Et tu, U2?

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The Detroit Free Press, October 29, 2000

Et tu, U2?

Band betrays its innovative style for bland, simplistic fare.

by Brian McCollum

The thesaurus has been worn thin by awestruck reviewers during U2's 20-year career. But there's one not-so-flowery adjective that's been of little use until now:


U2's 10th studio album is a distillation of all the myriad sounds and styles the Irish quartet has explored over the years. Here you'll find the pealing guitars of Boy, the electronic flair of Pop, the spiritual yearning of The Joshua Tree embroidered together.

On one level, it works. Gone is the self-consciousness that dotted the band's latter-day work; listening to the new album, you get the feeling U2 has finally quit trying to make the next groundbreaking soul album, the next groundbreaking electronic album, the next groundbreaking ironic statement, or whatever latest artistic mission has caught Bono's fancy. Instead, All That You Can't Leave Behind functions, perhaps unwittingly, as U2's groundbreaking album of honesty.

Too bad, then, that the record's greatest potential strength is ultimately its greatest flaw: simplicity. In its quest to deliver something more straightforward -- to soberly remember that U2 is "just a rock 'n' roll band," as Bono recently said -- the quartet bogs down in a set of tracks that is overwhelmingly pedestrian.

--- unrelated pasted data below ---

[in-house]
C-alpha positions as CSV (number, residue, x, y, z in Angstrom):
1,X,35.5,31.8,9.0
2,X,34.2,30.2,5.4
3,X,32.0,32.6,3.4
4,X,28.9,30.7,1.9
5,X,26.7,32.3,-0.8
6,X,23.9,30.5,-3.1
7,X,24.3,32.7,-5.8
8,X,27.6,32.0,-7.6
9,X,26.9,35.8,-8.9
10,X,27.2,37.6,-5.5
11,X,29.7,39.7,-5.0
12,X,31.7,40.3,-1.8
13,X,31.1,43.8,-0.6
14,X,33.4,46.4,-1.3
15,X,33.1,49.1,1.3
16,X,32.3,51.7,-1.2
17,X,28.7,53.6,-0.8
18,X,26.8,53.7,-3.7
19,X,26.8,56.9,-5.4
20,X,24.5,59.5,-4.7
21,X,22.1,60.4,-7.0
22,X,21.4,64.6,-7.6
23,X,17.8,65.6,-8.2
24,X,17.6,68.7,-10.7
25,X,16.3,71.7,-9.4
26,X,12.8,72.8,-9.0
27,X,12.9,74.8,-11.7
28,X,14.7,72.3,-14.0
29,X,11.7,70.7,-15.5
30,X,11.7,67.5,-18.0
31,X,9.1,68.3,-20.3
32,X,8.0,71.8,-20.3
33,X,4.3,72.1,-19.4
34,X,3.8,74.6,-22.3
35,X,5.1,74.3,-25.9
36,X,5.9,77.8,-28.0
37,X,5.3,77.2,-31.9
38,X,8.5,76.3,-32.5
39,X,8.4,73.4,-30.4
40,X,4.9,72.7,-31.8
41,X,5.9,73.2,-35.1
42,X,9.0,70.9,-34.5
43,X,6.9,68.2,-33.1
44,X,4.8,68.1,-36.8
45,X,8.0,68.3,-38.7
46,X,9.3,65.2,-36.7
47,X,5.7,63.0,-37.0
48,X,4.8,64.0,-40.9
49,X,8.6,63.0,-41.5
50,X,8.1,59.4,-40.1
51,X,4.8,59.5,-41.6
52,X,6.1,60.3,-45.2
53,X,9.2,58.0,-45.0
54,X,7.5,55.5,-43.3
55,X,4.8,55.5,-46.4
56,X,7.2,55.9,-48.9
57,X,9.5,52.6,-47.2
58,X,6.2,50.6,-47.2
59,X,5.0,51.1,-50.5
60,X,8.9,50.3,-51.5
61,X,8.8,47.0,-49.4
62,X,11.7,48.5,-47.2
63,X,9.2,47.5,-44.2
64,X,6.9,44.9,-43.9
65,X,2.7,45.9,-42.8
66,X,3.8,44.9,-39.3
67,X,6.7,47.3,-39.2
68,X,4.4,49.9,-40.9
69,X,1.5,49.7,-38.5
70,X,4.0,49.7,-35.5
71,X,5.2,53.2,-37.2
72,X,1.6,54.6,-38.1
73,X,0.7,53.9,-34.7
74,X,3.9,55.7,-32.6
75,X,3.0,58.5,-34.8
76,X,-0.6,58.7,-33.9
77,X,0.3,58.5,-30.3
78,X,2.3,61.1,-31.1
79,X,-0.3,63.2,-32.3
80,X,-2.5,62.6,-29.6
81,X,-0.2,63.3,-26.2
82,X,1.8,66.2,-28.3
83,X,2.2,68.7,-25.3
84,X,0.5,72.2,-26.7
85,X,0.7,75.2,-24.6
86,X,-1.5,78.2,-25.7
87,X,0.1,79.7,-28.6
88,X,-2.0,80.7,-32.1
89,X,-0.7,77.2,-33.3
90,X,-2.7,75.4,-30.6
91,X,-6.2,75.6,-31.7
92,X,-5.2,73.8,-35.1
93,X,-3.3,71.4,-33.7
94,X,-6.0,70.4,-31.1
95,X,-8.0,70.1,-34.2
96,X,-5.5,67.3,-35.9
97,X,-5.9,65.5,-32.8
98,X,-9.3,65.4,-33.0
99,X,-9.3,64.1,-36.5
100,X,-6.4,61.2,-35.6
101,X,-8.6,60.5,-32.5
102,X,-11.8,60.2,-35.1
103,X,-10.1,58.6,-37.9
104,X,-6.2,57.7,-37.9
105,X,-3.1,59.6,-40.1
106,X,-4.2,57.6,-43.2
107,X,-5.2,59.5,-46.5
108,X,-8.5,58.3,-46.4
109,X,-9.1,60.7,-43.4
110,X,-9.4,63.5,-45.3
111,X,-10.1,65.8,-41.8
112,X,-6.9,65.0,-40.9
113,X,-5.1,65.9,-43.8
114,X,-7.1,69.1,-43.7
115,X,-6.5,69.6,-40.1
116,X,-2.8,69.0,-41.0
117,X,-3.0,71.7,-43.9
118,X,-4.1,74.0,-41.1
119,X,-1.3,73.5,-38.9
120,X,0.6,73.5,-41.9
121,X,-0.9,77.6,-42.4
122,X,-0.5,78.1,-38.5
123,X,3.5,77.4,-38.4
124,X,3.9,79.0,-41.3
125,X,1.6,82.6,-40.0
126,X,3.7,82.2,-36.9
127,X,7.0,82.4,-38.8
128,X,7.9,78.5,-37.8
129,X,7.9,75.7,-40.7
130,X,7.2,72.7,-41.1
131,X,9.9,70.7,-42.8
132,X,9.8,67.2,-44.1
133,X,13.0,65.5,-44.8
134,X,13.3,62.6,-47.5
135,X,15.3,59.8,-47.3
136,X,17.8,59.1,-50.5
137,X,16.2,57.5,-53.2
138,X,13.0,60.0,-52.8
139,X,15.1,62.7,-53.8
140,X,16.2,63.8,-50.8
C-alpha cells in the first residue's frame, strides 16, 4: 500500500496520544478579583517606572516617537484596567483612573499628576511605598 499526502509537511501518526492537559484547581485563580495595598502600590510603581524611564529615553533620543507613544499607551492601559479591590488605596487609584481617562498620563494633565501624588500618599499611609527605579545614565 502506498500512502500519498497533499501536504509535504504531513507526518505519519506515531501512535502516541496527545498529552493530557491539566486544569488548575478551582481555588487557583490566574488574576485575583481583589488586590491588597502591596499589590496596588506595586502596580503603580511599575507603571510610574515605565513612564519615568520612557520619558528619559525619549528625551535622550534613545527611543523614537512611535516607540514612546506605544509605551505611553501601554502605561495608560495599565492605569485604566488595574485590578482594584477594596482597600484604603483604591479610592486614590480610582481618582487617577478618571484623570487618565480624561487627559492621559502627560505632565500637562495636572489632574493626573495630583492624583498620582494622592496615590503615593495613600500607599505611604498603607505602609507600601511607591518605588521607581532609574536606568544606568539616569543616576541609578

There are flashes of triumph, most notably the leadoff track and first single, "Beautiful Day," a gloriously busy, layered song that recalls Bono's lyrically astute Achtung Baby days. "You're on the road but you've got no destination," he sings in the rough-hewn lower register that dominates the album's vocals. "You're in the mud, in the maze of her imagination." Elsewhere, songs like "Elevation" and "Kite" capture that song's mid-tempo sense of wonder, with guitarist the Edge, drummer Larry Mullen and bassist Adam Clayton performing as a cohesive rock ensemble for the first time in half a decade.

The album throbs with hopeful sentiment, albeit while occasionally crossing the line into bathos. Bono's eye-rolling "Peace on Earth" seems custom-built -- or custom-scribbled, more likely -- for an all-star sing-along at the next Amnesty International concert. Somebody get Elton John a lyric sheet.

And that's the heart of the problem: Despite colorful production from Brian Eno and Daniel Lanois, most of these tracks gasp for air, because the songs around which they're built make for a lousy set of lungs. They're forgettable, hollow, trifling. Pick your word. You don't need a Roget's to tell you when something's bland.

Copyright © 2000 Detroit Free Press. All rights reserved.

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This page contains a single entry by Jonathan published on October 29, 2000 4:59 AM.

Guitar-Driven U2 Gets Reacquainted With An Old Friend was the previous entry in this blog.

Irish Rockers Return, Gracefully, To Their Roots is the next entry in this blog.

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